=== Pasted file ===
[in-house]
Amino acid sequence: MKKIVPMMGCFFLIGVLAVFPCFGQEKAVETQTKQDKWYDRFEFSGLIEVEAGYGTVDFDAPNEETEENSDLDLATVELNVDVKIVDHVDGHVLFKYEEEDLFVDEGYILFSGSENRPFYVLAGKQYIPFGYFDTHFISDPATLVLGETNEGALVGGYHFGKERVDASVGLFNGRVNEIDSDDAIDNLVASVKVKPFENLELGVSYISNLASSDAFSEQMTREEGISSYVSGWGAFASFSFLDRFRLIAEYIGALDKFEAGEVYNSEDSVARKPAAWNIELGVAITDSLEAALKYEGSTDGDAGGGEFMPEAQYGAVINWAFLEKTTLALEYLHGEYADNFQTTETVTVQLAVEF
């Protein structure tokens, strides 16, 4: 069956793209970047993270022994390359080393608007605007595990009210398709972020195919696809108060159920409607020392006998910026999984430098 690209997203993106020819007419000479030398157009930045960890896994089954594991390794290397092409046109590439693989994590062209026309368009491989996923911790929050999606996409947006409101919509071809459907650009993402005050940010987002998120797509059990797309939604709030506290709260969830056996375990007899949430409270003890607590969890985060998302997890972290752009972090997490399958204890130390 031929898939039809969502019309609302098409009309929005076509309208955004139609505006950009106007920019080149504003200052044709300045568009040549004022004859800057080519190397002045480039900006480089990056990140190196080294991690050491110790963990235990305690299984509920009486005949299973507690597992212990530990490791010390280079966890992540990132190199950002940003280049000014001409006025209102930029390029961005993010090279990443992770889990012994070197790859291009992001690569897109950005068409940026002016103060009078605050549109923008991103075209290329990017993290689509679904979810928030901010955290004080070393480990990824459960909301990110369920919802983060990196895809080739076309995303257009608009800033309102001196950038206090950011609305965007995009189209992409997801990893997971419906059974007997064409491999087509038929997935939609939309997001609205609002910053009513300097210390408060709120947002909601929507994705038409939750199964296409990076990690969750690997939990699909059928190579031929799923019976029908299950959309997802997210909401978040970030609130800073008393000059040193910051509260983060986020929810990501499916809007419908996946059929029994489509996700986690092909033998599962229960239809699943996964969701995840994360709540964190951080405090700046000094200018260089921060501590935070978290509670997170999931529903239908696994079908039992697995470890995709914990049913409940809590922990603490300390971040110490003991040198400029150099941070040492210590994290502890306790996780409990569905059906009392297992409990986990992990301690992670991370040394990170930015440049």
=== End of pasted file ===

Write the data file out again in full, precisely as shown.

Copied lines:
[in-house]
Amino acid sequence: MKKIVPMMGCFFLIGVLAVFPCFGQEKAVETQTKQDKWYDRFEFSGLIEVEAGYGTVDFDAPNEETEENSDLDLATVELNVDVKIVDHVDGHVLFKYEEEDLFVDEGYILFSGSENRPFYVLAGKQYIPFGYFDTHFISDPATLVLGETNEGALVGGYHFGKERVDASVGLFNGRVNEIDSDDAIDNLVASVKVKPFENLELGVSYISNLASSDAFSEQMTREEGISSYVSGWGAFASFSFLDRFRLIAEYIGALDKFEAGEVYNSEDSVARKPAAWNIELGVAITDSLEAALKYEGSTDGDAGGGEFMPEAQYGAVINWAFLEKTTLALEYLHGEYADNFQTTETVTVQLAVEF
């Protein structure tokens, strides 16, 4: 069956793209970047993270022994390359080393608007605007595990009210398709972020195919696809108060159920409607020392006998910026999984430098 690209997203993106020819007419000479030398157009930045960890896994089954594991390794290397092409046109590439693989994590062209026309368009491989996923911790929050999606996409947006409101919509071809459907650009993402005050940010987002998120797509059990797309939604709030506290709260969830056996375990007899949430409270003890607590969890985060998302997890972290752009972090997490399958204890130390 031929898939039809969502019309609302098409009309929005076509309208955004139609505006950009106007920019080149504003200052044709300045568009040549004022004859800057080519190397002045480039900006480089990056990140190196080294991690050491110790963990235990305690299984509920009486005949299973507690597992212990530990490791010390280079966890992540990132190199950002940003280049000014001409006025209102930029390029961005993010090279990443992770889990012994070197790859291009992001690569897109950005068409940026002016103060009078605050549109923008991103075209290329990017993290689509679904979810928030901010955290004080070393480990990824459960909301990110369920919802983060990196895809080739076309995303257009608009800033309102001196950038206090950011609305965007995009189209992409997801990893997971419906059974007997064409491999087509038929997935939609939309997001609205609002910053009513300097210390408060709120947002909601929507994705038409939750199964296409990076990690969750690997939990699909059928190579031929799923019976029908299950959309997802997210909401978040970030609130800073008393000059040193910051509260983060986020929810990501499916809007419908996946059929029994489509996700986690092909033998599962229960239809699943996964969701995840994360709540964190951080405090700046000094200018260089921060501590935070978290509670997170999931529903239908696994079908039992697995470890995709914990049913409940809590922990603490300390971040110490003991040198400029150099941070040492210590994290502890306790996780409990569905059906009392297992409990986990992990301690992670991370040394990170930015440049």